World debt stood at 160 per cent of GDP in 2001 and by 2013 was 215 per cent and continuing to rise. Not surprisingly this flow of central banks’ generosity has finally driven the FTSE 100 index above its December 1999 high.
It has also driven bond yields to historically unknown low levels, and even has some central bankers questioning their role as political ‘fixers’ for governments.
Cash not economics
Today’s markets are a good illustration of the paradox that market activity is determined by cash flow rather than economic or political realities. The 20th century had sufficient crises to destroy all but the strongest and most resilient of investors, and the same is true today.
Values do not reflect the demographic decline of the developed world, nor spreading deflation, the descent of parts of the Middle East into the mediaeval barbarism of ISIL, nor the return of war to Europe itself and the breakup of, if not the EU itself, then probably the eurozone.
How should prudent investors prepare themselves for this uncertain future? All securities markets are overvalued, and earnings growth has stuttered over the past few years. Demand for goods is falling, even for consumer staples.
While deflation is currently a threat, the inflationary dangers stored up by quantitative easing (QE) have not disappeared. One day, but no one knows when or why, that reality will lead to a panic, and a sharp fall in prices.
Investing in dangerous zones
There is much to be learned from the attitude of the single capacity stockbrokers, destroyed by the Big Bang of the 1980s, after a century of successfully protecting the capital of Britain’s upper middle classes. These advisers understood that, while possible to identify value in stock markets, it was simply impossible to predict prices.
So they concentrated on investing for income and found that the growing income of an equity portfolio produced the capital gains needed by their clients, helping to offset the depredations both of inflation and tax. They knew instinctively what professors Dimson and Marsh of London Business School later proved by research – over any reasonable period, 90 per cent or so of capital growth comes from reinvested dividends.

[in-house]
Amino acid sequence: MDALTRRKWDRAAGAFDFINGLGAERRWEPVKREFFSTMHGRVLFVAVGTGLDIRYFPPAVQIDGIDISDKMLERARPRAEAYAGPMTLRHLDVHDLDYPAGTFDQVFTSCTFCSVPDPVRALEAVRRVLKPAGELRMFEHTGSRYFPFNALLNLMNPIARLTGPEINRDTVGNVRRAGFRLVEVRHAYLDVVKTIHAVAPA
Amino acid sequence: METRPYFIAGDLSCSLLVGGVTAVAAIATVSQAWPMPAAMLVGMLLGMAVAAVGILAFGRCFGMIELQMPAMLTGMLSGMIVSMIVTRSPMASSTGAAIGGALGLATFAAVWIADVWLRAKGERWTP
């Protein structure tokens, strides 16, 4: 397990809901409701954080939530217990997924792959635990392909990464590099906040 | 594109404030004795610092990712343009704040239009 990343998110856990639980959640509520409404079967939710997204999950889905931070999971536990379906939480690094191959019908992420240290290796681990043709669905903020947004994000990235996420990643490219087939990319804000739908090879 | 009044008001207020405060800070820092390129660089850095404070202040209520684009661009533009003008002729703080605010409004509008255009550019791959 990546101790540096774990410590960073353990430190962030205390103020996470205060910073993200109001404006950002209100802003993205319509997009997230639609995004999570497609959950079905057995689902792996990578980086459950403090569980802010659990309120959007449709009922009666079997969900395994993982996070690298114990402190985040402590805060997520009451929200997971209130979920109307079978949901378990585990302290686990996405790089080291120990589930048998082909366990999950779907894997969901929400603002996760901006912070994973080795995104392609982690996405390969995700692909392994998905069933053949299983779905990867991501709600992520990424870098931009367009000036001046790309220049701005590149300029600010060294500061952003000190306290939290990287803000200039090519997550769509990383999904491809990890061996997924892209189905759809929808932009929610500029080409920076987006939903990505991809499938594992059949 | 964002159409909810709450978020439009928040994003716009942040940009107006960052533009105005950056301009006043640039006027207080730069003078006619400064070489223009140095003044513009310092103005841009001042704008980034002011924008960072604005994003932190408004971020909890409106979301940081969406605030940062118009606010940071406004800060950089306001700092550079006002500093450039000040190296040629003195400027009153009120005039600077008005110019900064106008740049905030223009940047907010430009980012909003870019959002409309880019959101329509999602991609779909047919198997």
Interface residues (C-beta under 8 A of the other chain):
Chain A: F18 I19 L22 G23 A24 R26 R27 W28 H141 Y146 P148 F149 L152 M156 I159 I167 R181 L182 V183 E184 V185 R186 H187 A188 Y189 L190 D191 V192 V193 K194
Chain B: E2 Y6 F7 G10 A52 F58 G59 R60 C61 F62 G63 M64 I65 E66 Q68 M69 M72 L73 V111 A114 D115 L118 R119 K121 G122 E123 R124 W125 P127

So until the 1980s the typical private investor portfolio was a 30 per cent mix of fixed interest securities (often not gilts but preference shares or corporate debentures) and 70 per cent blue chip equities. Fixed interest yields were generally some 50 per cent more than equity yields, and the combination of the two gave an income return of 2-3 per cent more than current inflation. A portfolio would consist of some 15 to 20 different securities, as was considered the optimum level of diversification.
But equally the analysts were concerned about the capital risk involved in the equity holdings, and especially
-Valuation risk – were the shares too expensive?;
- Financing risk – was the company over-geared with debt?; and
- Franchise risk – how solid was the business model?
It was this combination of yield, diversification and prudence that kept investors safe through a very dangerous century.